There is a story flying around, thanks to Engadget, that claims “Bernd Marienfeldt and fellow security guru Jim Herbeck” have “discovered” a security issue in the iPhone.
Do they really have to use “guru” as their title? It immediately gives me doubt about the sophistication of the story, but I digress…
They say the issue is that if you connect an iPhone, using the phone’s USB cable, to a computer running Ubuntu 10.04 the phone is mounted and accessible.
The phone can be locked, the phone can be encrypted, but the Linux system will still mount the phone and provide open access to its filesystem.
First, some would say this is clearly a security hole because Apple has “tested and confirmed” that it is one. They bank their argument on the word “confirmed”. Apple also has stated it has no fix and does not plan on having one. This latter statement is what I would like to call your attention to today.
Note that the ability to mount an iPhone in Linux and natively access its files has been a public project under development since 2007. The alpha code was released as iFuse in early 2009 and tested by many people. Towards the end of 2009 iFuse became libimobiledevice and it was so successful several major distributions have included it in their packages:
It is from this context that I find it a bit odd that “security gurus” have tried to claim “discovery” of this functionality and brand it a flaw. While the passcode has never prevented me from mounting the iPhone in Linux the libmobiledevice project says this has not been their experience.
27.05.2010: Some security sites report that even passcode enabled devices get auto-mounted. We could not reproduce this yet. However it might point at some bug during boot in the iPhone OS. Accessing a passcode enabled device the first time does not work in our tests as one would expect. Devices taking more time booting might be affected though, on any OS.
Maybe there is an intermittent issue here, but I am able to reproduce it on all my Linux systems. In fact this is the only way it has worked for me over many months.
I considered the iPhone insecure for this as well as many other reasons. That is why I believe the real issue here boils down to whether you consider the iPhone a secure device or not. Do you?
If you are in the camp that thinks the iPhone can be a secure device, then once again you are in for a surprise. It is not, and this is definitely not the first time this has been discussed openly. Anyone with a computer and a Linux CD has been able to access everything on your phone for over a year. Moreover, there has been a rash of attacks that target people who are actively using the iPhone. Thieves know that if they get the phone away from the owner when it is not locked they have easy access to the data; owners should know this too.
If you are in the camp that does not think the iPhone can be a secure device…you are right. In fact, you might even work for Apple and be one of the people who said “we have no fix and no plan to make a fix” to any number of the control points for data confidentiality.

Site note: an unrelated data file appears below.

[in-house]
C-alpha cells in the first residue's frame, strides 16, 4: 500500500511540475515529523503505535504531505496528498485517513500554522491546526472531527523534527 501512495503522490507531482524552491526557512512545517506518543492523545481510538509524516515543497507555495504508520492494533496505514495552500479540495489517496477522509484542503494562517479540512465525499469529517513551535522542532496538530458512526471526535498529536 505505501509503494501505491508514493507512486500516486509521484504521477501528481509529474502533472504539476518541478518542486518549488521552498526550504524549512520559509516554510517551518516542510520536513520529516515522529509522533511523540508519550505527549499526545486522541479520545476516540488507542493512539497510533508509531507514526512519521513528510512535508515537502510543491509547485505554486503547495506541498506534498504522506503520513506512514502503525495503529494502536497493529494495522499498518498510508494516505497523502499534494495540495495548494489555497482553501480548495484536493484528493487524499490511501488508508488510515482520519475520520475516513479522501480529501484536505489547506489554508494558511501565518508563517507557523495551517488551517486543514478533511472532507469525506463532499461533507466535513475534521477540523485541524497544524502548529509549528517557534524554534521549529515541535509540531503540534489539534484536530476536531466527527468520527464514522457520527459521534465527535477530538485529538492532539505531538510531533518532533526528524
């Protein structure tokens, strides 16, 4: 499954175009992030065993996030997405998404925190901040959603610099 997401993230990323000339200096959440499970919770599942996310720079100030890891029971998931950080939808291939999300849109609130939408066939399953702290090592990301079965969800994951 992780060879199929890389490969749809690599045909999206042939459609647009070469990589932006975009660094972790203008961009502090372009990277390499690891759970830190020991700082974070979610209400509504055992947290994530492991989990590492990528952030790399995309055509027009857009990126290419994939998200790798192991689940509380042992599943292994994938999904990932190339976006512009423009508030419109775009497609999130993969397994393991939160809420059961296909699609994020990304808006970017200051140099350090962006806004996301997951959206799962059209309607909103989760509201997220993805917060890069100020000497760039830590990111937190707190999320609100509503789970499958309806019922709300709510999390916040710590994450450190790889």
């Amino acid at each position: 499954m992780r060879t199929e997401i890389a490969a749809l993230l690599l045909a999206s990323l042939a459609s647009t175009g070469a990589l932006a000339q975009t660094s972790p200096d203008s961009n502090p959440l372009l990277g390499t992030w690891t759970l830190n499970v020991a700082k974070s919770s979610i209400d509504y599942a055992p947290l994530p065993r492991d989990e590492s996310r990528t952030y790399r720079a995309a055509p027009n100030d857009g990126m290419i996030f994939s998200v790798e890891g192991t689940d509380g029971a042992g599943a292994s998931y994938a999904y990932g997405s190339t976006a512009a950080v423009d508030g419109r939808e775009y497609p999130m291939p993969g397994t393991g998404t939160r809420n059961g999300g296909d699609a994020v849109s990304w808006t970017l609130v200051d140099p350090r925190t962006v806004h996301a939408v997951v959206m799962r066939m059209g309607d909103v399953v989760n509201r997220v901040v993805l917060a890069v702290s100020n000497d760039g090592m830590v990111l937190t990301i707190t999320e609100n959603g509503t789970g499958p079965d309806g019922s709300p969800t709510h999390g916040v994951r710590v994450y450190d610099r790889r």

In other words the absence of a plan to make a fix says to me that Apple does not see this as a serious flaw, let a lone a flaw at all. They perhaps just confirmed that Linux is able to read the filesystem properly in the same way that a thief who grabs the phone can use apps and access data.
Here is what anyone who plugs an iPhone into a Linux computer can see:
1) Plug the iPhone into the computer using the Apple USB cable that comes with the phone. You will see it appear as a mounted filesystem (Apple File System or AFS) on the desktop.
2) Then you will be prompted with two dialog boxes, one for music and one for photos:
3) You can choose to browse the filesystem from those dialog boxes, instead of opening applications to manage music and photos. Or you can cancel the dialog and just open the filesystem to browse from the desktop. Either way, full access to unencrypted data without needing to know the PIN. Surprised?
I downloaded and installed Ubuntu 10.04 the day it was released and the iPhone has always appeared this way to me. It did not seem to me that my data was any more exposed than I had already thought.
Perhaps I am giving the Apple team too much leeway when I say there is no new issue here and no fix needed, but I also do not think anyone should have seriously considered the iPhone to be a secure or safe device. It is highly unsafe at any speed. News?
Even in a physical security review I immediately found it designed to be incredibly fragile and prone to disaster. At least once a week I see a twitter from someone about an iPhone failure. Not news.
Perhaps for the same reason Apple put the infamous and unreliable sensitive water sensors in the iPhone that void your warranty when triggered, no one should operate one under the assumption that this device is designed to protect data without significant outside controls and enhancements.
Giant foam cases, screen covers, vacuum sealed bags…the list goes on and on for things to buy to protect the phone. None of it seems to be from Apple. Likewise we have known for years that proper encryption and authentication for the filesystem is something you will not be getting when you purchase an iPhone. I do not feel knowing this about Apple products can really be called enlightenment.
The syllable gu means shadows
The syllable ru, he who disperses them,
Because of the power to disperse darkness
the guru is thus named.
Advayataraka Upanishad 14-18, verse 5